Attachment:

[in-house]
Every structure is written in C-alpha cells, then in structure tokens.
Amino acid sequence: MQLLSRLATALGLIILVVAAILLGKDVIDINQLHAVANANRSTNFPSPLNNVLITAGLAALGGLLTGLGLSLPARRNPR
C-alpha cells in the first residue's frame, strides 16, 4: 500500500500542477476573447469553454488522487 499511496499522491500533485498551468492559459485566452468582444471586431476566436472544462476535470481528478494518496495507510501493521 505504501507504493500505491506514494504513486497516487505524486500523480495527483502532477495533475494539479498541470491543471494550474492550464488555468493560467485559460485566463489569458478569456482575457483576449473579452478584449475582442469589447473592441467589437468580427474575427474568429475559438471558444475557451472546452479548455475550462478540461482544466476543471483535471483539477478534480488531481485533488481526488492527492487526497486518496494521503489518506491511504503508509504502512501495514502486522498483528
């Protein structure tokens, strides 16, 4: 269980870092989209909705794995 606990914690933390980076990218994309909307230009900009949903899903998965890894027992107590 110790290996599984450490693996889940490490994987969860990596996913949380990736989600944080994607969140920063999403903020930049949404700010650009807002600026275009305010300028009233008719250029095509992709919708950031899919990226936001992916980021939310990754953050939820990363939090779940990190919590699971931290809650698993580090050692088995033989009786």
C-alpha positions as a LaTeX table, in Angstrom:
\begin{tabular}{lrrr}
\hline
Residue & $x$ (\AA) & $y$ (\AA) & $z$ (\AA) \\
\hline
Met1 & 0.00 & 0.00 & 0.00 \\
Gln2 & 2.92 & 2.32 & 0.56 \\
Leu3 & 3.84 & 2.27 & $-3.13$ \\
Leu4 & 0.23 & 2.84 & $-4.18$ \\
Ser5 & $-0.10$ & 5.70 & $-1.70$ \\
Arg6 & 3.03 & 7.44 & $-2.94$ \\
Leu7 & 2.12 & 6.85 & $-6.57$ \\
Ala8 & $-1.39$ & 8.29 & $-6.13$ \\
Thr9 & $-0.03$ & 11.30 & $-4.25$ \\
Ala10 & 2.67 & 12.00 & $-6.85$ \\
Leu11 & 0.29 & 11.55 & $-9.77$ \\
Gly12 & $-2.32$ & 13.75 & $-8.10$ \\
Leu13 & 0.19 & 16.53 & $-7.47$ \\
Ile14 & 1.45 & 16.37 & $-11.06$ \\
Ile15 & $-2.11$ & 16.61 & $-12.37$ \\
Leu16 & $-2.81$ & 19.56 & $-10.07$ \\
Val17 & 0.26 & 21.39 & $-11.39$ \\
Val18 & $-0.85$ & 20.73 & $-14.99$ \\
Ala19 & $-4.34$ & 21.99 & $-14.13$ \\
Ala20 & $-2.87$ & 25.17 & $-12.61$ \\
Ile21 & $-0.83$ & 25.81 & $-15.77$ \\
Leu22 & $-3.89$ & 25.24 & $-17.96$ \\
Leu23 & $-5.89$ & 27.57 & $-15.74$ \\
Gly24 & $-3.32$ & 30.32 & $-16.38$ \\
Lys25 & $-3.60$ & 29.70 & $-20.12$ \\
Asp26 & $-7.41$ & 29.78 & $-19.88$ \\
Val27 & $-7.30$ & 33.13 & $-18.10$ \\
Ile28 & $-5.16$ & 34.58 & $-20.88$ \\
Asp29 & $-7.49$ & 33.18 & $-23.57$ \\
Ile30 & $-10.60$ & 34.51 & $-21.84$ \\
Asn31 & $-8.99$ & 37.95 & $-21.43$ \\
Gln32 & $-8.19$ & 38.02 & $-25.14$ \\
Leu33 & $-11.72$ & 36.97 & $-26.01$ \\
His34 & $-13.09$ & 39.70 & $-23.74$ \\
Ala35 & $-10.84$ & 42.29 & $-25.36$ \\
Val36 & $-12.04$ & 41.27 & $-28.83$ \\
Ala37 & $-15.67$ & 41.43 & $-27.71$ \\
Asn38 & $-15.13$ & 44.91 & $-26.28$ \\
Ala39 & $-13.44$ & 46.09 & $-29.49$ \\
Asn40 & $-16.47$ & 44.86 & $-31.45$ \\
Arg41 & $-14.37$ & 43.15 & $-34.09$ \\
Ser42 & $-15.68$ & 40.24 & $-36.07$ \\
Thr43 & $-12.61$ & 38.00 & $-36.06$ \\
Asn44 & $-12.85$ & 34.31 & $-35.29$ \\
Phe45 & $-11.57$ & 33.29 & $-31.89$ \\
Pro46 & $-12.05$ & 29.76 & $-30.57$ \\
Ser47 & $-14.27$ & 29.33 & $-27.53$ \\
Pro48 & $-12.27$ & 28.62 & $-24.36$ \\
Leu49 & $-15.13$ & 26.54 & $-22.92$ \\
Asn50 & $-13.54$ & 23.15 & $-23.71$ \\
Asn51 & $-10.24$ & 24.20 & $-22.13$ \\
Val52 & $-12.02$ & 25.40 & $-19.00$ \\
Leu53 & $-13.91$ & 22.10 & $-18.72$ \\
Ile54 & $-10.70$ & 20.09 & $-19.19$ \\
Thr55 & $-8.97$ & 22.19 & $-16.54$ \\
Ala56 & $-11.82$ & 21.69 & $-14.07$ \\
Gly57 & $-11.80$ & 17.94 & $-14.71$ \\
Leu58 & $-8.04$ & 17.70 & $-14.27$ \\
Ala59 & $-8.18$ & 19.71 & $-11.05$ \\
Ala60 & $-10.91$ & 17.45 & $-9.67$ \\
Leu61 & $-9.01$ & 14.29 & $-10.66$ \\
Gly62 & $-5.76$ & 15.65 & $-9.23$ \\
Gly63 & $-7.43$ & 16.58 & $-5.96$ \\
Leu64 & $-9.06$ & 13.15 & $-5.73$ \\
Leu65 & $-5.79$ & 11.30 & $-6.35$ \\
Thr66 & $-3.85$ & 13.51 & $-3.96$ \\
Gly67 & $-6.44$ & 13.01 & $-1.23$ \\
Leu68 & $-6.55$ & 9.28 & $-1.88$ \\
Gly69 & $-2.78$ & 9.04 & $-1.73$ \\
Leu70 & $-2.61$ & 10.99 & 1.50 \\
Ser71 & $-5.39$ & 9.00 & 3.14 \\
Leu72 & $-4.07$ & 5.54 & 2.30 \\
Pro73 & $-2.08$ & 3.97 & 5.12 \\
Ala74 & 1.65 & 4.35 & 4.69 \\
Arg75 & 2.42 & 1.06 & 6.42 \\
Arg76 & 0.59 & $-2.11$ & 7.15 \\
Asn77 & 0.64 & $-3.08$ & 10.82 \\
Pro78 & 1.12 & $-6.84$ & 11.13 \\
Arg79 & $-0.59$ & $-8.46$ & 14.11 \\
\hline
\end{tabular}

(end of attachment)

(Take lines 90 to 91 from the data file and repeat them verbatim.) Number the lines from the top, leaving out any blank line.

\hline
\end{tabular}